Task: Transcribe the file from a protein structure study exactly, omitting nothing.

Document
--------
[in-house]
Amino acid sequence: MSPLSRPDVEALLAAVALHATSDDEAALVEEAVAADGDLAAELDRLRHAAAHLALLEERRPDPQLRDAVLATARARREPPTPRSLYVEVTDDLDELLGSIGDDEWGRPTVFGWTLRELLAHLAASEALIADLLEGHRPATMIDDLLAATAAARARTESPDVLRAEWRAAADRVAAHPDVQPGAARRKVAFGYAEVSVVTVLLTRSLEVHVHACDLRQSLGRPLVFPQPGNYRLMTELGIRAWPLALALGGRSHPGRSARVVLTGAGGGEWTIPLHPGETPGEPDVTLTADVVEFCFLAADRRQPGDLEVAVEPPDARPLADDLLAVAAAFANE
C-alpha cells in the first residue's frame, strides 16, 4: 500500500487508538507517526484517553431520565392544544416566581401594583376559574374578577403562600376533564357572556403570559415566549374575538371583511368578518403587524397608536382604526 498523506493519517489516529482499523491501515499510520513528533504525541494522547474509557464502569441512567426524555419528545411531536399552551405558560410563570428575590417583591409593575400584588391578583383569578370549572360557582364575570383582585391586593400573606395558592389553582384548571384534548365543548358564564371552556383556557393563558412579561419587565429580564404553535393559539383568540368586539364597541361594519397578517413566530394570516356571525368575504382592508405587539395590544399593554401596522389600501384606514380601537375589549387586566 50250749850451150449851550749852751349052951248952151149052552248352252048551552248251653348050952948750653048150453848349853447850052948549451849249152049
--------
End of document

[in-house]
Amino acid sequence: MSPLSRPDVEALLAAVALHATSDDEAALVEEAVAADGDLAAELDRLRHAAAHLALLEERRPDPQLRDAVLATARARREPPTPRSLYVEVTDDLDELLGSIGDDEWGRPTVFGWTLRELLAHLAASEALIADLLEGHRPATMIDDLLAATAAARARTESPDVLRAEWRAAADRVAAHPDVQPGAARRKVAFGYAEVSVVTVLLTRSLEVHVHACDLRQSLGRPLVFPQPGNYRLMTELGIRAWPLALALGGRSHPGRSARVVLTGAGGGEWTIPLHPGETPGEPDVTLTADVVEFCFLAADRRQPGDLEVAVEPPDARPLADDLLAVAAAFANE
C-alpha cells in the first residue's frame, strides 16, 4: 500500500487508538507517526484517553431520565392544544416566581401594583376559574374578577403562600376533564357572556403570559415566549374575538371583511368578518403587524397608536382604526 498523506493519517489516529482499523491501515499510520513528533504525541494522547474509557464502569441512567426524555419528545411531536399552551405558560410563570428575590417583591409593575400584588391578583383569578370549572360557582364575570383582585391586593400573606395558592389553582384548571384534548365543548358564564371552556383556557393563558412579561419587565429580564404553535393559539383568540368586539364597541361594519397578517413566530394570516356571525368575504382592508405587539395590544399593554401596522389600501384606514380601537375589549387586566 50250749850451150449851550749852751349052951248952151149052552248352252048551552248251653348050952948750653048150453848349853447850052948549451849249152049